Ms Parinita Shetty
- Email: email@example.com
- Thesis title: (Provisionally) Marginally Fannish: Fan Podcasts As Sites Of Public Pedagogy, Intersectionality, And Critical Literacy
- Supervisors: Dr Anne Luke, Dr Lucy Taylor, Dr Aisha Walker
I have worked with young people and children’s books in India in various ways - as an author, a bookseller in a children’s bookshop, a reading programme developer, and a coordinator of a children’s literature festival. I completed my M.Ed in Children’s Literature and Literacies from the University of Glasgow in 2017. My master’s dissertation was titled Fans, Digital Media, And Critical Literacy: How Interactions Among Texts And Participants In Online Fan Spaces Have The Potential To Develop Critical Literacy. I’m currently a third-year doctoral researcher in the School of Education at the University of Leeds researching intersectionality, critical literacy, and public pedagogy in fan podcasts. I’m passionate about co-creating knowledge, including diverse voices in my work, and making academic research as accessible as possible to non-academic audiences in creative ways.
My interdisciplinary research interests include intersectionality, public pedagogy, critical literacy, digital media, participatory culture, fan studies, online fan communities, fan podcasts, co-creating knowledge, children’s literature, and science fiction and fantasy media. I research fan texts as both a scholar and a fan. Please feel free to get in touch if you’re interested in any/all of these areas. I’d love to chat!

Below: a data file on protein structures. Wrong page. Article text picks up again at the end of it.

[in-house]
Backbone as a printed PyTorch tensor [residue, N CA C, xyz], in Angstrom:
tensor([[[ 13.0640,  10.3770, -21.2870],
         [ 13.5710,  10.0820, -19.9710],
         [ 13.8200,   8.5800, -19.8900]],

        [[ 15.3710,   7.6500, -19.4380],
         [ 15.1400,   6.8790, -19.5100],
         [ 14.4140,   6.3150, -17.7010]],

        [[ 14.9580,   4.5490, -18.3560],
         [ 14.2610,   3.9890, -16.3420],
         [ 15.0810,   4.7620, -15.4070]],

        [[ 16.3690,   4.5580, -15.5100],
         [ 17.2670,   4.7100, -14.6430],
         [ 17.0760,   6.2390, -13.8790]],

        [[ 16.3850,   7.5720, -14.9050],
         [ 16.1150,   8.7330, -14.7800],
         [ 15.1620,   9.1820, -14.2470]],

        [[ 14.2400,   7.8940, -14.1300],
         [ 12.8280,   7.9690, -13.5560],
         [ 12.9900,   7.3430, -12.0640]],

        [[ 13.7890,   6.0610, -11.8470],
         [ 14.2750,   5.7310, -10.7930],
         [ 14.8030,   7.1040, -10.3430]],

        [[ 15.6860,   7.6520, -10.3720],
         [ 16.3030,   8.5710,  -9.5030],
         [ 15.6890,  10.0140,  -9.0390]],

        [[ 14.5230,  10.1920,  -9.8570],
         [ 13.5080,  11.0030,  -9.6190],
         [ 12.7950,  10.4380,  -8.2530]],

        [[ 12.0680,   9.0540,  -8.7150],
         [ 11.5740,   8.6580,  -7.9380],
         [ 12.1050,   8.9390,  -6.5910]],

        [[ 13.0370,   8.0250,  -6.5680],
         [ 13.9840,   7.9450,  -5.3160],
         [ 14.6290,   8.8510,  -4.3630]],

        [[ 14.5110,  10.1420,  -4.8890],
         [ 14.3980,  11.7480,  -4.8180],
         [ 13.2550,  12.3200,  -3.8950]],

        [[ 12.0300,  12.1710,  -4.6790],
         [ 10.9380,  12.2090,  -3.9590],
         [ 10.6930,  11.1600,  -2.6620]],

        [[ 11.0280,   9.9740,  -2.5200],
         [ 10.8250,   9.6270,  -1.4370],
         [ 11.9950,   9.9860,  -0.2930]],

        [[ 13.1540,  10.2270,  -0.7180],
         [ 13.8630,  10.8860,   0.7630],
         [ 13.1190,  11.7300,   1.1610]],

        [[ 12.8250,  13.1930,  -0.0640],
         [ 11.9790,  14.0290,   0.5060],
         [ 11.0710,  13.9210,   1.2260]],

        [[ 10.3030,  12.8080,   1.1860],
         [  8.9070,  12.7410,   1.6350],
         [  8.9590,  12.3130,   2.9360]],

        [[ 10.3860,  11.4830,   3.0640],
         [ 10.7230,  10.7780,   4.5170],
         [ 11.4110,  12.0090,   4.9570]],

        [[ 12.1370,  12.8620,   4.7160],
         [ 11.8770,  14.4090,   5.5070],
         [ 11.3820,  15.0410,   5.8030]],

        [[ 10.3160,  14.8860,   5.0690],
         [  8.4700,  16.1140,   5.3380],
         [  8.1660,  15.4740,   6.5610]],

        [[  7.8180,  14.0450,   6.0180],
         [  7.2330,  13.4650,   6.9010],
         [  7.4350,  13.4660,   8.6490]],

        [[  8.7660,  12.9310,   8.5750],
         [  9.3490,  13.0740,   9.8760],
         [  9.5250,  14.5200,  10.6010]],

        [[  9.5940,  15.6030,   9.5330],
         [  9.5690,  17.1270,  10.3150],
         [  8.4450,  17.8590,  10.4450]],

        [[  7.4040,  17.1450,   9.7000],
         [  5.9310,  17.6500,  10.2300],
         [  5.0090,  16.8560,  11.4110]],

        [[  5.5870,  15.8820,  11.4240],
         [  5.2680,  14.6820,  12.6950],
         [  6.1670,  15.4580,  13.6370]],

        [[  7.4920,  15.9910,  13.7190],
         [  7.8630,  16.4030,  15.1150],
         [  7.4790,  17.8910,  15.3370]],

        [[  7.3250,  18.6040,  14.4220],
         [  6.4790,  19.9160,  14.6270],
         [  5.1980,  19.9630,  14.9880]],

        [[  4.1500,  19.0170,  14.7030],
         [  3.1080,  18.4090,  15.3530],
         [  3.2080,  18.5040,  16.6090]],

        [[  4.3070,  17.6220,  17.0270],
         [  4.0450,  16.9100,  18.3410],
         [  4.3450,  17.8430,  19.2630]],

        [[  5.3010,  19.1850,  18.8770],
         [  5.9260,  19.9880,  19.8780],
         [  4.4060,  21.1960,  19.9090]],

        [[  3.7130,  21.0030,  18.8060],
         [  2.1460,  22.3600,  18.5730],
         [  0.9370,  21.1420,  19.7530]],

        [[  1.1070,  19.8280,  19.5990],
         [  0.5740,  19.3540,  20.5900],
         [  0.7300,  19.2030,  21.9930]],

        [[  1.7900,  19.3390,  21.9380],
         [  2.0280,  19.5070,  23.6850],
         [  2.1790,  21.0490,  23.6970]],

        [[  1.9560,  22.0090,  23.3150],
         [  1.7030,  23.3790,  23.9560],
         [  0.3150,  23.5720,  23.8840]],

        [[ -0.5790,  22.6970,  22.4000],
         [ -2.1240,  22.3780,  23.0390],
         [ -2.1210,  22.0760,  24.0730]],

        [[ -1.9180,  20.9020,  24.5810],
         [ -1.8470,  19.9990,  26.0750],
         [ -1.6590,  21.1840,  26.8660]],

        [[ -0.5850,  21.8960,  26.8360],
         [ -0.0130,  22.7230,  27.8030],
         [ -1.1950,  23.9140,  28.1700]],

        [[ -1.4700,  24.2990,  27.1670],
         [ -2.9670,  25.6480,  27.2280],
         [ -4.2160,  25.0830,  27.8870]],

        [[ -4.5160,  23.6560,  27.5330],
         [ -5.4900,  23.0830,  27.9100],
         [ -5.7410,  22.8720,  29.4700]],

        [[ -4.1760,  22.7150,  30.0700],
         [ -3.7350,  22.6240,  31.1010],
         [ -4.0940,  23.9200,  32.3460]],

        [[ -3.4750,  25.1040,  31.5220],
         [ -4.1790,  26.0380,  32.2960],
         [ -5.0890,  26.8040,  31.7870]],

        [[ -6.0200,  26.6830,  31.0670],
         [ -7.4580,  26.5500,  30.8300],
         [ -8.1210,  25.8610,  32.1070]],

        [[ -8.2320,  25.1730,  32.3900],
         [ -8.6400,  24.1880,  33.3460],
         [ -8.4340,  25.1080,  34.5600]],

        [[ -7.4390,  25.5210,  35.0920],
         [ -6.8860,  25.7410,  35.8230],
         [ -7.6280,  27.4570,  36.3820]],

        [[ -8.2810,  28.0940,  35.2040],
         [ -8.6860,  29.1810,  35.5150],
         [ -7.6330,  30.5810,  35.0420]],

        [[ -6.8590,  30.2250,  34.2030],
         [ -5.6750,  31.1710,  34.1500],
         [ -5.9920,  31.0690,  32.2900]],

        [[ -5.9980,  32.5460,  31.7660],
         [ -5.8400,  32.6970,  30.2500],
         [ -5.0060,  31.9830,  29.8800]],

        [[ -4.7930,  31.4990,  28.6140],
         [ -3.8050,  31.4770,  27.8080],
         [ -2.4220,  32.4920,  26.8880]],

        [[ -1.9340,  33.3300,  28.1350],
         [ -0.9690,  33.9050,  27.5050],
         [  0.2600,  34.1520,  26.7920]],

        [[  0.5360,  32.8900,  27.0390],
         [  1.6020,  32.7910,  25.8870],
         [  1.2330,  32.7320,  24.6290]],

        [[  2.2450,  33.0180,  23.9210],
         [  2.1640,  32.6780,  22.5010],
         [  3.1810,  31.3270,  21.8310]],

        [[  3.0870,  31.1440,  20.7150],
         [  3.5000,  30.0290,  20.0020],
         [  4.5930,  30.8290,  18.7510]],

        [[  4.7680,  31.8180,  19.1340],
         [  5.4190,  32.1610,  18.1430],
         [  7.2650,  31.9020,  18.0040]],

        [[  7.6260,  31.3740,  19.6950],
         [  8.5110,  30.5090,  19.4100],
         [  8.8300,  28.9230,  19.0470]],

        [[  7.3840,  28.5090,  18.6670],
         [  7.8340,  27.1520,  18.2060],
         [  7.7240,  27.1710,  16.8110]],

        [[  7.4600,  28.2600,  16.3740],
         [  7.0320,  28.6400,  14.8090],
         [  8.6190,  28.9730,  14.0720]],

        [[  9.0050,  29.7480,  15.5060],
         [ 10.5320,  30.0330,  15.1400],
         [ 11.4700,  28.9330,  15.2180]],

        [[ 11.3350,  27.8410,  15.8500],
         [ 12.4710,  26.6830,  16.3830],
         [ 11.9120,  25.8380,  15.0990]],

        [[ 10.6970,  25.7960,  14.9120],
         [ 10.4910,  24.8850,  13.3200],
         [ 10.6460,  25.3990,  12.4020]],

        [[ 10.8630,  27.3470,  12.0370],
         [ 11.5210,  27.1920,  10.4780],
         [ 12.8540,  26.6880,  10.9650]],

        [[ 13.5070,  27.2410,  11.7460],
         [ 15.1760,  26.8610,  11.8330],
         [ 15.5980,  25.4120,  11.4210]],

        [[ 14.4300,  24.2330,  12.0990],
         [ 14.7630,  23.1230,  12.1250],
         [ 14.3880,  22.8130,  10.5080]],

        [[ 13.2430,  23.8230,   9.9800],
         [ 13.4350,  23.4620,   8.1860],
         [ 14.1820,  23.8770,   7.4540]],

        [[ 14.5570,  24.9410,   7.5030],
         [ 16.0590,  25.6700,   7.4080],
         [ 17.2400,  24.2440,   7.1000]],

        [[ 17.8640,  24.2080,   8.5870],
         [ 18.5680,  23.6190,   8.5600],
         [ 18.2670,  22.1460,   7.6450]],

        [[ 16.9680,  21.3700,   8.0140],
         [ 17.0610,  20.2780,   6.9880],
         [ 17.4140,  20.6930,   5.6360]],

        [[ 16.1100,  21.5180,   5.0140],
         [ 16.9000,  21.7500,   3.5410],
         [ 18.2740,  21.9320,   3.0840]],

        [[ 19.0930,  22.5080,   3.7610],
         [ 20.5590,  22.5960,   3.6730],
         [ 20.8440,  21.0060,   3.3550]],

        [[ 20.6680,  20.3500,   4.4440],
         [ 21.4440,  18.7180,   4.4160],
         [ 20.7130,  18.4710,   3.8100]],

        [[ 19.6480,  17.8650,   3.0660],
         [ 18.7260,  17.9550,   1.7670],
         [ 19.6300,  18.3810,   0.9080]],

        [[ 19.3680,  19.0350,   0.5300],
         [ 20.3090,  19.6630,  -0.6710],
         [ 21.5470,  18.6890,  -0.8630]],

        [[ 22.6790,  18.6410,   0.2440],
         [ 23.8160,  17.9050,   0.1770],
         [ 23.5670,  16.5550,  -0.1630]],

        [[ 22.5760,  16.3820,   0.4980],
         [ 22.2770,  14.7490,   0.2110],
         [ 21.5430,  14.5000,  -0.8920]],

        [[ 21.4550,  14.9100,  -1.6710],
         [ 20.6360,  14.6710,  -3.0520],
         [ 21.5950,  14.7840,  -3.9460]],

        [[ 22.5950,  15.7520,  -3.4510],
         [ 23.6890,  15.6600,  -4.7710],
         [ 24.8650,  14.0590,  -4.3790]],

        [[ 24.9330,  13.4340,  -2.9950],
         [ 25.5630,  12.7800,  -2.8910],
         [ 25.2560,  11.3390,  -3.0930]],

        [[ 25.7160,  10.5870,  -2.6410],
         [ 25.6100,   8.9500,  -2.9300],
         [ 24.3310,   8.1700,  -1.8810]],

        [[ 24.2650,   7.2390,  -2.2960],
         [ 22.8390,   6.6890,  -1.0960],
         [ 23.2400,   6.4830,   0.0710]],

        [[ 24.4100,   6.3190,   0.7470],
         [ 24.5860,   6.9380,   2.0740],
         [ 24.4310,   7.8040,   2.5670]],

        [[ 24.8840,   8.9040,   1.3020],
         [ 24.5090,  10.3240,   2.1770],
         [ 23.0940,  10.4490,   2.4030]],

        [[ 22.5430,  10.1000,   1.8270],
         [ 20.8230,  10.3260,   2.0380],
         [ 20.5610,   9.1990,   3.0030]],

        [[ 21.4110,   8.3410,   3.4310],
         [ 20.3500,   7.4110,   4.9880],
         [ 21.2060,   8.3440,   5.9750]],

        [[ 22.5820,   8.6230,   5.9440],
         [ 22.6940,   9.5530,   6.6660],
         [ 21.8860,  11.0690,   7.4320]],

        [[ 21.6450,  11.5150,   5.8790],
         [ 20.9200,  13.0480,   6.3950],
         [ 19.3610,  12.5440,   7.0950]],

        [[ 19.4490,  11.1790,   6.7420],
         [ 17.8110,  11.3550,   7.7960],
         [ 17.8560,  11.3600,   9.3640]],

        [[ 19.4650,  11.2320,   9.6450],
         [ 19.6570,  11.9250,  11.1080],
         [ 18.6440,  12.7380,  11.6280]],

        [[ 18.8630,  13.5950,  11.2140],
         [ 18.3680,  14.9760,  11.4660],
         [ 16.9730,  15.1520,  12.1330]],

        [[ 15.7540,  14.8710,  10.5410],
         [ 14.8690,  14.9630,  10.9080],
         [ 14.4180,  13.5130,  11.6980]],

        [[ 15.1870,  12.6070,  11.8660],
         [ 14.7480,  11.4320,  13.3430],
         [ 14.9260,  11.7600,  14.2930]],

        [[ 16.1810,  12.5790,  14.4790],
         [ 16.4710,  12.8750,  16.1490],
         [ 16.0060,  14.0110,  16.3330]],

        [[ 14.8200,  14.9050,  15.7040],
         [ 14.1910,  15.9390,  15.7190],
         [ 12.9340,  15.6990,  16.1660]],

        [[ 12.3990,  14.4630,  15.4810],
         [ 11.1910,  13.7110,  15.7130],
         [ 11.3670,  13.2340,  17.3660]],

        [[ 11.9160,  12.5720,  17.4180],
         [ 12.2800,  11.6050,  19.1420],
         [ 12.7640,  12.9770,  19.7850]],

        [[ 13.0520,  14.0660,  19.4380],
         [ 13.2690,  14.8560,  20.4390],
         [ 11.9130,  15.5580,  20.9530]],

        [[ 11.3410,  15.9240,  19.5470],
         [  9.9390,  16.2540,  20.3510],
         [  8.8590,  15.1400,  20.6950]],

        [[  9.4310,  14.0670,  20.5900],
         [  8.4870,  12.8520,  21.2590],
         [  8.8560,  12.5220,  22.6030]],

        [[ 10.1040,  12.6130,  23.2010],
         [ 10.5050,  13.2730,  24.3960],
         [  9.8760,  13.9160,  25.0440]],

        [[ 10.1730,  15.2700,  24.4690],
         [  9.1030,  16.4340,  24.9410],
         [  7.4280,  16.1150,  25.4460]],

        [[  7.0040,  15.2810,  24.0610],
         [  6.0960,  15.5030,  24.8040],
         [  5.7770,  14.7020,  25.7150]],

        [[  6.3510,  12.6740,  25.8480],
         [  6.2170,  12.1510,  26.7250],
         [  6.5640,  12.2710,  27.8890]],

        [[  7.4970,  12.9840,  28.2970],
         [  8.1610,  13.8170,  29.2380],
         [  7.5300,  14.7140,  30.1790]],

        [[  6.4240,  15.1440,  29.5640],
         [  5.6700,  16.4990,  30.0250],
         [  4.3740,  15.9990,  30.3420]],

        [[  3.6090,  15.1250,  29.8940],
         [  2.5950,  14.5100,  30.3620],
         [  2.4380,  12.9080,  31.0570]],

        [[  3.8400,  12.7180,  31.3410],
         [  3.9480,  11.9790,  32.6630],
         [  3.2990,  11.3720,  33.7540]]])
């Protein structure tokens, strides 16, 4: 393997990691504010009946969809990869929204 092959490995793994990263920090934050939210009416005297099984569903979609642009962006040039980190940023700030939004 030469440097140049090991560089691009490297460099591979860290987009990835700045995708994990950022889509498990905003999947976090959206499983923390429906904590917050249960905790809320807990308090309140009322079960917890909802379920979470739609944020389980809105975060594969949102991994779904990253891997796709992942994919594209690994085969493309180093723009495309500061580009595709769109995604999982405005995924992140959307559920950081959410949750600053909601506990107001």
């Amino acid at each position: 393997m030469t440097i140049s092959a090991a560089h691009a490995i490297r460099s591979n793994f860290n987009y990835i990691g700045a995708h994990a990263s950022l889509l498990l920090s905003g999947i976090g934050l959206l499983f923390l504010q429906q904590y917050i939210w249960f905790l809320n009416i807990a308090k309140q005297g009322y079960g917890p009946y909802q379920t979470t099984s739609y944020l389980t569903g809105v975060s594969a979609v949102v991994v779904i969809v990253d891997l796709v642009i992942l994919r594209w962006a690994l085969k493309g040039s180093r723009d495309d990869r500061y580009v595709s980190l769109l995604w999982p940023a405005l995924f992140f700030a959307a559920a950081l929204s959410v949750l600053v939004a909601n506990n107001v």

For my PhD project, I launched a fan podcast called Marginally Fannish as a part of my research methodology. My co-participants and I explored various aspects of intersectionality in some of our favourite media texts and their fandoms. My co-participants and I come from a wide range of worldviews and backgrounds – both marginalised and privileged in different contexts. They included people from India, England, Scotland, the US, the UAE, Israel, Singapore, the Philippines, Greece, Japan, Bulgaria, and Canada. Apart from this international diversity, they also inhabited a range of identities across the racial, religious, gender, sexuality, ability, and age spectrum.
In our podcast episodes, we used the framework of our favourite fictional worlds, characters and events to discuss our real-world experiences and perspectives. Under the broader umbrella of diverse representations in media (and, more commonly, the underrepresentation or misrepresentation of diverse groups of people), we explored issues of race and ethnicity, gender and gender diversity, class, sexuality, religion, regional/national origin, physical and mental (dis)ability, and age. We co-created knowledge through our conversations which drew on our different, sometimes conflicting, opinions. This diversity in perspectives allowed us to expand and challenge our understanding as well as explore the complexities and nuances of the intersectional themes we were discussing.
You can find the podcast and text transcripts of each episode on the website https://marginallyfannish.org/ or listen to it on Spotify/Apple/Google/SoundCloud.
- MEd Children's Literature and Literacies
- Bachelor in Mass Media (Journalism)
Research groups and institutes
- ICY: Inclusion, Childhood & Youth Research Centre
- Centre for Language Education